Oblivion is pure Science Fiction goodness with reference-quality audio and video.
In a year that seems overrun with plot twists – some very extremely done (Trance) and some which left us wondering why we bothered (Admission) – Oblivion takes this potentially overused device to a new level, blending the best aspects of classic Science Fiction with state of the art effects. The home release arrives with reference-quality video and audio, along with a deep collection of supplements.
In a future ravaged ravaged by an alien invasion, a tattered and post-apocalyptic Earth is host to clean up man Jack (Tom Cruise, Mission Impossible IV: Ghost Protocol) and his partner Victoria (Andrea Riseborough, The Devil’s Whore) as they seek to keep a collection of automated but deadly drones functioning while the survivors of Earth rob the planet of its remaining resources. We’re told that the survivors of the 2017 invasion have been moved to a massive space station called the Tet, while Jack braves desolate conditions and Victoria keeps Jack from the clutches of the dangerous Scavs. These aliens represent a guerrilla force who destroyed the Moon as an invasion warm-up, and who forced the nations of the world to deploy their nuclear arsenal to repel them. As Jack repairs one downed drone after another, he comes across a deserted football stadium where the last game ever to be played took place. But the Scavs are gunning for him, leading to an attack in an abandoned library and robbing him of his mode of transportation.
But Jack’s problems don’t end there: he’s been haunted by dreams that feel all too real, of a mysterious woman atop the Empire State Building; his landing at its remains are not coincidental. As Jack’s reality begins to crumble around him, he meets the human survivor Beech (Morgan Freeman, Dark Knight Trilogy), just as the mysterious woman (Olga Kurylenko, Quantum of Solace) crash lands in a space ship near Jack’s location. Faced with the possibility that he’s been working for the wrong side, Jack and Beech hatch an elaborate plan to destroy the Tet while uncovering the truth about Jack’s role in the Earth’s destruction. For Jack, things will never be the same.
Written and directed by Joseph Kosinski (Tron: Legacy), Oblivion is off-the-charts eye candy of beached nuclear submarines with their arsenals spent, smashed cities, and eerily-desolate locations. Cinematographer and fellow Legacy collaborator Claudio Miranda paints an amazing canvas here, wrapping us in stunning visuals, which include the beautiful sky-pod which Victoria and Jack call home. But it’s the script – based on a graphic novel written by Arvid Nelson – that masterfully presents some of the best twists I’ve seen in awhile. There’s also a nicely contemplative angle here about reality and the choices people make before kicking things into high action gear. Most moviegoers easily confuse Science Fiction with Sci-Fi – the previous being more character development and the latter more reliant on action – neither of which in its pure form are that entertaining. For all the snazzy special effects, Oblivion is really about a man seeking answers to his past and the results when he pushes too far to get them. Freeman, Cruise, and Risenborough form an ‘effective team’ (a pun from the film), sporting terrific chemistry, with Risenborough demonstrating her looks and beauty next to the powerhouse Cruise. She’s an actress who’s Hollywood star seems on the rise.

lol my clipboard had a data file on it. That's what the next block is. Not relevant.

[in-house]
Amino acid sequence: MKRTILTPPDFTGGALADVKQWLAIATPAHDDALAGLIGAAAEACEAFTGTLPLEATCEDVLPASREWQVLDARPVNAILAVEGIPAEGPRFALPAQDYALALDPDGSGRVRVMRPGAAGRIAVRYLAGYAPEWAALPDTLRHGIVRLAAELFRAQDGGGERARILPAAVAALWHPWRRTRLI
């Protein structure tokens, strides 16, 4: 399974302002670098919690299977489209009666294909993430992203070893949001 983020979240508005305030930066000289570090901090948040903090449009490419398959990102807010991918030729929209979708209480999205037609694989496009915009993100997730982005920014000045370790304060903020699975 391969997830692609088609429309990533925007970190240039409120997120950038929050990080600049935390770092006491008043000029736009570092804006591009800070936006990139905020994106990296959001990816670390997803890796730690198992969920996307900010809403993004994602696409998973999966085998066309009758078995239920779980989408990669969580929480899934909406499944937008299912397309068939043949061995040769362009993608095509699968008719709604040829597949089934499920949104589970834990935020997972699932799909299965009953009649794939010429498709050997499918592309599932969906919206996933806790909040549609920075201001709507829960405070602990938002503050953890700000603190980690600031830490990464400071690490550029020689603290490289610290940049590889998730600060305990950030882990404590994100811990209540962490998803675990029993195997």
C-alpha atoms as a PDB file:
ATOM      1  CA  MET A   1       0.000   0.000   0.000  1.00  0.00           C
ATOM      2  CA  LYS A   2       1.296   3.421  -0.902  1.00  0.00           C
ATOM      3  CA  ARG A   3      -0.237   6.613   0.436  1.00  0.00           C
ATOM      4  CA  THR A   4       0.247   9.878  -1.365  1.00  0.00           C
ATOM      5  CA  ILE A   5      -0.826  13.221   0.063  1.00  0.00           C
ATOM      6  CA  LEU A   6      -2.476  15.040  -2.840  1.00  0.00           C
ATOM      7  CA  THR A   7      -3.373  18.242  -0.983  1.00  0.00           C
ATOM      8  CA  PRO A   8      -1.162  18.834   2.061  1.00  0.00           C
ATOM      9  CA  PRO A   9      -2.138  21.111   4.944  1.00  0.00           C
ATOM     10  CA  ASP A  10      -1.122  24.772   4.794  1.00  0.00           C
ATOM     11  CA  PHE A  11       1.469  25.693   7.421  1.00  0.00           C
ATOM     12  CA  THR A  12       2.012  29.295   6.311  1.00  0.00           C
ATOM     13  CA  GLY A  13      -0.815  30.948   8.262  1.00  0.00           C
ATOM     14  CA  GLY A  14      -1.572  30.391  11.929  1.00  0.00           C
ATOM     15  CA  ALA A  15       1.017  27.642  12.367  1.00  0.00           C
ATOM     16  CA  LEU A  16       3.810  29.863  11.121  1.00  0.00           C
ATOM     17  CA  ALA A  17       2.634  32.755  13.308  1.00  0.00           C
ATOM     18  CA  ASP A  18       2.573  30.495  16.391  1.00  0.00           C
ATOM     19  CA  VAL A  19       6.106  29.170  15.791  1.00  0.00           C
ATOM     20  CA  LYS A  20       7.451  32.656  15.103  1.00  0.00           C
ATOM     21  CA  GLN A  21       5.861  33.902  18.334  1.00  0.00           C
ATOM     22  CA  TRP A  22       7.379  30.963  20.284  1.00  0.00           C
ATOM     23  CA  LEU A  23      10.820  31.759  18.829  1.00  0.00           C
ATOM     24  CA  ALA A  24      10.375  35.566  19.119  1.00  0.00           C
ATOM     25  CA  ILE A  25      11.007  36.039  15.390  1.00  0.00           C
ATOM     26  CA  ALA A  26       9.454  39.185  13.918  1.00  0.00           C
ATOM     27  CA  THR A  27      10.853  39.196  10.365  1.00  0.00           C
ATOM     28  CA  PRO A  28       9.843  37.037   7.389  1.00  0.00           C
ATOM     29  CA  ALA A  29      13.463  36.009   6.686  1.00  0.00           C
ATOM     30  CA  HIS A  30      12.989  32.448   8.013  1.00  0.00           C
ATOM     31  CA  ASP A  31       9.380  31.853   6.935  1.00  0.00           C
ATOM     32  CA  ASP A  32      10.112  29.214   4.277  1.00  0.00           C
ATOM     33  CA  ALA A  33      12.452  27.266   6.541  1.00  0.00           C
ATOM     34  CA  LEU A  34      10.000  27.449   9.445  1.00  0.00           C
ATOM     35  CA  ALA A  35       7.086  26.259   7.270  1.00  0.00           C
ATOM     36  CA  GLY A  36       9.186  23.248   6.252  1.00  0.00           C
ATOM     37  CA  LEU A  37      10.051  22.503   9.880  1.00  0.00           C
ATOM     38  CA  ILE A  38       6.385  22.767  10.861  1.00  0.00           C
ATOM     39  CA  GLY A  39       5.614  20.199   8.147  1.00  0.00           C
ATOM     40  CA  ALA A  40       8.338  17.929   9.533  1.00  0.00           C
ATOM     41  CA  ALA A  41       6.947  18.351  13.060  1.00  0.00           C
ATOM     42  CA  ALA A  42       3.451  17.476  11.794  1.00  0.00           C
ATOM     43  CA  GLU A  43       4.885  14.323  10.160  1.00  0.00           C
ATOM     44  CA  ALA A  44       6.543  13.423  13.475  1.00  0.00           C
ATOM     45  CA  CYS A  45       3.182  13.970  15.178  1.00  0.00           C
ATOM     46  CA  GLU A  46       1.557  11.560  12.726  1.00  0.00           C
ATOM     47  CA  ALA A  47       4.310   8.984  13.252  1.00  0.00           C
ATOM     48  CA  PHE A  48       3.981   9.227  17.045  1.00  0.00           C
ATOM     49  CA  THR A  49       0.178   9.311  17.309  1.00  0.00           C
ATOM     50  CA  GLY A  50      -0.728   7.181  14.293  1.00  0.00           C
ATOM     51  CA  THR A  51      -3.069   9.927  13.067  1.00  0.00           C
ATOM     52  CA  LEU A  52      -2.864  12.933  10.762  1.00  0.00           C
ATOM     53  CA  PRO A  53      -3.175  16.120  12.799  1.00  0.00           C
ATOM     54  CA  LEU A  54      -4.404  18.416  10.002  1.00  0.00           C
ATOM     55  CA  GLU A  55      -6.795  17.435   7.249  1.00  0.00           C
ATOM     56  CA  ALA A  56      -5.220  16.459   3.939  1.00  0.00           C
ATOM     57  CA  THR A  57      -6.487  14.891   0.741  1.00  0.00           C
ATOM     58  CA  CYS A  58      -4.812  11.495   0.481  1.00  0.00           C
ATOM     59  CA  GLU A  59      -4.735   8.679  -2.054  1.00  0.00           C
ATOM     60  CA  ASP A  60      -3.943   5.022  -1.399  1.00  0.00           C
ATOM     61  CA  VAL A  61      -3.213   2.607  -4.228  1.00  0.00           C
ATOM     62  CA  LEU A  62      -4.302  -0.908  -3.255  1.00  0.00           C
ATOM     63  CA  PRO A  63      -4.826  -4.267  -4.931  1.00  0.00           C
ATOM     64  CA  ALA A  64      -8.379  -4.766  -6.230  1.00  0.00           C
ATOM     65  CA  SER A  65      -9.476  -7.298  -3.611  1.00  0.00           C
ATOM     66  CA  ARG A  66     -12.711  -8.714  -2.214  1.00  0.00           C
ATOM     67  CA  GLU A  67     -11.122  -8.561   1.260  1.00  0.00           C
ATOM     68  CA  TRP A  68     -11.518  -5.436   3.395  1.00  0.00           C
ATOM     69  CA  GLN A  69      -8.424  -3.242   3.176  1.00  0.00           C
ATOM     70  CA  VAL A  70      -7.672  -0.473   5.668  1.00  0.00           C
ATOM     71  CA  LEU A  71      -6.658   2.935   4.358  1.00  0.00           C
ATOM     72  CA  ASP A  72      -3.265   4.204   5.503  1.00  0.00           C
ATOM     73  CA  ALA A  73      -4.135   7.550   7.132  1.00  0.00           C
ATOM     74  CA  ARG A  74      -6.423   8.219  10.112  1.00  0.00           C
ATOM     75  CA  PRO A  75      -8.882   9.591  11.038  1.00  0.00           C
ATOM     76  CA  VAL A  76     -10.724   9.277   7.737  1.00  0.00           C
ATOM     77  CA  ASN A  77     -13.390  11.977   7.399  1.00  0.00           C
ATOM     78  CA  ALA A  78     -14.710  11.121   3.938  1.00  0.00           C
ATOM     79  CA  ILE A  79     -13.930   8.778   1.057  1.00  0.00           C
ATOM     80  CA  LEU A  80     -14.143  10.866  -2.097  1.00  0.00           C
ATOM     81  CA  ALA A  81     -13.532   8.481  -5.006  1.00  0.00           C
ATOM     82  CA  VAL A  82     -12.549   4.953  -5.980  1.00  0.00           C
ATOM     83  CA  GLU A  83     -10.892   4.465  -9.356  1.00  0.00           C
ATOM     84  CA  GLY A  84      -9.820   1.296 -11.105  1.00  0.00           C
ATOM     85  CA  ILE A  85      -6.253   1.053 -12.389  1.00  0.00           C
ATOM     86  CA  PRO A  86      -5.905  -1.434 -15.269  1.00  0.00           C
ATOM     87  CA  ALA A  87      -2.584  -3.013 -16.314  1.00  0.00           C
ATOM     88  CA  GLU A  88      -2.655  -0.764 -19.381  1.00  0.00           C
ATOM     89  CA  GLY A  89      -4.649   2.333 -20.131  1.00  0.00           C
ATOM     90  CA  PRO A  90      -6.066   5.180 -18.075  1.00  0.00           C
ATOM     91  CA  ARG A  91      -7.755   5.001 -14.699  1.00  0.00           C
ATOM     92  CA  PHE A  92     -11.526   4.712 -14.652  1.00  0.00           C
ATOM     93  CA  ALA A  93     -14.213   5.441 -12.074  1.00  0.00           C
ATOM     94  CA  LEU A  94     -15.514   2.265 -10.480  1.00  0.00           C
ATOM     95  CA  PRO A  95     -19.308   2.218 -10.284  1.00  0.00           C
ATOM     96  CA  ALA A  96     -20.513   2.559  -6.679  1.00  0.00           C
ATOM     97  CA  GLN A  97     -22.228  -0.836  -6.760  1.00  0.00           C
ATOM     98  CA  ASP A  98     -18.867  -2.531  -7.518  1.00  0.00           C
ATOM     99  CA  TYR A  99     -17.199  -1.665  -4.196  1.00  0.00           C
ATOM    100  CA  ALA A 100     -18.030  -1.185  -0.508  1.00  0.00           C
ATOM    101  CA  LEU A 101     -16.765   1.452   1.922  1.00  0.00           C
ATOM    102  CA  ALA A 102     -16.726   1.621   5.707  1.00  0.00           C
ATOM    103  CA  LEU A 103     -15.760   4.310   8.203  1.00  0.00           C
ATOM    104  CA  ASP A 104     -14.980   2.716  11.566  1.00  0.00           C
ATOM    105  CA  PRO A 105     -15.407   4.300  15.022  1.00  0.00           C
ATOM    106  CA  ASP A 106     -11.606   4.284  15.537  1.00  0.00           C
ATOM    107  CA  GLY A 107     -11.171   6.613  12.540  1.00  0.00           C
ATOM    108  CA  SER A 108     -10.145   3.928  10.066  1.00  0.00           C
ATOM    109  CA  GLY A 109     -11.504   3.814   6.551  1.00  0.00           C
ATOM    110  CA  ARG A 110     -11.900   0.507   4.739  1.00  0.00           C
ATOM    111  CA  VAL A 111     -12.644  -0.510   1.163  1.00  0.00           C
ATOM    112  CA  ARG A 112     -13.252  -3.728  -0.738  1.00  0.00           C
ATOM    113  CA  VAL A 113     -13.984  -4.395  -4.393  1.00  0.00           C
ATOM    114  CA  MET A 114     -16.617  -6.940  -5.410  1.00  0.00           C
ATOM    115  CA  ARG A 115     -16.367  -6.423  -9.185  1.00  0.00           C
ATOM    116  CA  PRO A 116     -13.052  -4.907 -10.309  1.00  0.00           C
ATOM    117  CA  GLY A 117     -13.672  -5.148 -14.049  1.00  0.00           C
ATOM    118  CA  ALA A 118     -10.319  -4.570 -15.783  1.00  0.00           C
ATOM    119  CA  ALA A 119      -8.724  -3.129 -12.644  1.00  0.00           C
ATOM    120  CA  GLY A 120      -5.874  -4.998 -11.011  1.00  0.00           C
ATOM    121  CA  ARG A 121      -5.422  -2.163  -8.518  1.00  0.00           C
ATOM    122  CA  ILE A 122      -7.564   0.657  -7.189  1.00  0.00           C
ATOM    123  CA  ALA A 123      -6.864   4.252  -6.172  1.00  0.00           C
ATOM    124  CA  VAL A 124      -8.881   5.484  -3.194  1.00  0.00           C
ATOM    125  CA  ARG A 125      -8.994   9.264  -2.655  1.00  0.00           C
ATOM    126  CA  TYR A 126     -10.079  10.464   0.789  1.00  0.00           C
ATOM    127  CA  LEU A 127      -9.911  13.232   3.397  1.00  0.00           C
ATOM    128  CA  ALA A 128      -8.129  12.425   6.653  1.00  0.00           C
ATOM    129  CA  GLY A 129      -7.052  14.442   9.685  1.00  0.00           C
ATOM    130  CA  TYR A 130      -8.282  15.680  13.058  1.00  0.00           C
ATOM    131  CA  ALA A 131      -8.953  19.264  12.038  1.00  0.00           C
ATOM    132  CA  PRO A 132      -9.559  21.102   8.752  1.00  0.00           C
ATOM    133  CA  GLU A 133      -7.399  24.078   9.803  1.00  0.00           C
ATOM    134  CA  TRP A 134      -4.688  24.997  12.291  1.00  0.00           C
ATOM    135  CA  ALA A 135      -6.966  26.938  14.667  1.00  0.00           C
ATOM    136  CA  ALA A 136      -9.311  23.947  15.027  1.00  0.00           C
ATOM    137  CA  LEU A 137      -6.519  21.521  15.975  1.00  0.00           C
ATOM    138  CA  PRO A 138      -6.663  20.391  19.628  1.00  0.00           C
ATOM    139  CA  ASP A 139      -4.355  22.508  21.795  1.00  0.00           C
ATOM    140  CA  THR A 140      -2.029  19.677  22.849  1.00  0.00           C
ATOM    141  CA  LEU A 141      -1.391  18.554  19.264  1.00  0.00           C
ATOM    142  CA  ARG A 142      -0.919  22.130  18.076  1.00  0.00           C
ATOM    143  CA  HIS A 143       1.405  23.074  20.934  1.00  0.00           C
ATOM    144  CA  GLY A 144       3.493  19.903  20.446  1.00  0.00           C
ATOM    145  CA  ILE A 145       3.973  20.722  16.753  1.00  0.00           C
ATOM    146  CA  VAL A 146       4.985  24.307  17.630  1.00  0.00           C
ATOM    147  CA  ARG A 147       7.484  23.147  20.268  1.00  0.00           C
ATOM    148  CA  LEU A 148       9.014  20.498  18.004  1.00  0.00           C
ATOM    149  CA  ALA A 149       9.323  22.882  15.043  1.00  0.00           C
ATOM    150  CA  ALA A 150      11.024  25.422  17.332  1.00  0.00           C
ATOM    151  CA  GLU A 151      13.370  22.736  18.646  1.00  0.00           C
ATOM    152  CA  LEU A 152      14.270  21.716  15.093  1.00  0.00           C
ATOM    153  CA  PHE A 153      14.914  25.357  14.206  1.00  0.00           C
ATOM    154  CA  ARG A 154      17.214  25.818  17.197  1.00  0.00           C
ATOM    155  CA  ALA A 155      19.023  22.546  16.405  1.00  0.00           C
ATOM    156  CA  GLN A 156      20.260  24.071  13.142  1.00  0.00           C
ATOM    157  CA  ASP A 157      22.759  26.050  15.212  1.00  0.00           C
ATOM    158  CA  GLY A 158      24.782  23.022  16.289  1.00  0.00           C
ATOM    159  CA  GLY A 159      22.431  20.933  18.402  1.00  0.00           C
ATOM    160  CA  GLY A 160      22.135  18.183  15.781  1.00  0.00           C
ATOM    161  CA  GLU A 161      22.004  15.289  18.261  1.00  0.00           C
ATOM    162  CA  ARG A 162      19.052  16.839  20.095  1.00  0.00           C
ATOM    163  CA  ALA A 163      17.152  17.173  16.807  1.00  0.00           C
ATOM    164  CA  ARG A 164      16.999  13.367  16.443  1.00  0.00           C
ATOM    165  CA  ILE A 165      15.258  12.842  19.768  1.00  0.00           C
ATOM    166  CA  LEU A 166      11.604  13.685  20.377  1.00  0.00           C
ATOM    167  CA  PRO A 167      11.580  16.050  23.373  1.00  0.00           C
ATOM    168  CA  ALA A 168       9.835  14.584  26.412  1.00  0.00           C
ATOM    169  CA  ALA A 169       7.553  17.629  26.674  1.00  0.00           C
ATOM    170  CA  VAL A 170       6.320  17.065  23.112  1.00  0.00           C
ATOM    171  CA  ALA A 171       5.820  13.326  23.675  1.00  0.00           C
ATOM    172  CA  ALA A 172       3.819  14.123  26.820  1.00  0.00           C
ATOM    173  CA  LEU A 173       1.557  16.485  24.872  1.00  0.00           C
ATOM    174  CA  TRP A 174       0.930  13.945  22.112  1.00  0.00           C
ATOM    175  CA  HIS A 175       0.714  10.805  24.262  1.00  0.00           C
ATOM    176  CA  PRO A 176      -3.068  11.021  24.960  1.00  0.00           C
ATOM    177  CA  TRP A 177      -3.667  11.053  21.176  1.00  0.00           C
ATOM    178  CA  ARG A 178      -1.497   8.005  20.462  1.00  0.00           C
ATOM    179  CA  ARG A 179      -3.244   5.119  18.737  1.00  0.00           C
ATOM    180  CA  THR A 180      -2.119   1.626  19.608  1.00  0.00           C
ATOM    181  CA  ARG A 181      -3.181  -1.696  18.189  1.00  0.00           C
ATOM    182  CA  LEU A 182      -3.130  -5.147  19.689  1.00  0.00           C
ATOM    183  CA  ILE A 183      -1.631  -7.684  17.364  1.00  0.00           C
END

It’s unfortunate that Oblivion didn’t bring the Hollywood bacon, grossing just $89 million on a budget of $120. But everything that makes a great film is there. Kosinski’s amazing mindbender will hopefully find legs in the home market, as it stands out as one of the best Science Fiction films we’ve seen in awhile.
Simply put, Oblivion makes an early and emphatic case for transfer of the year. Its 1080p AVC/MPEG-4 transfer stands out in every way, offering a palette of colors and textures that should look amazing on any platform. The 50GB single disc provides plenty of space for the film to shine, highlighting deep blacks which fade into multi layers of shadow and exteriors which are bathed in bright lights that never suffer oversaturation. Ditto for the spot-on color scheme in interior shots of the pristine Skytower and at Jack’s forest retreat, never becoming either too sparse or too cartoonish. Above all of this is the perfect sharpness that sets Oblivion from the rest, excelling in its presentation of skin features and man-made environments. You can see pores on Cruise’s face and individual hairs on Risenborough’s head; this mixes very well with Kosinski’s impeccable set design, showing off instruments on Victoria’s com panel and the deep caverns of Beech’s hideout. The CGI translates so well here – selling the sizzle of an Earth ravaged by war – that we actually forget what we’re watching and start to drink Kosinski’s Kool-Aid. Forget the fact that some have complained about not receiving the IMAX aspect shift (which reminded us of The Dark Knight) in the home release, but it’s unnecessary. The presentation more than makes up for it, leaving out any edge enhancement, artifacting, banding, or ringing. In fact, I challenge anyone to find a print better than this one from the current stock of 2013 films – you won’t find it, so don’t even bother.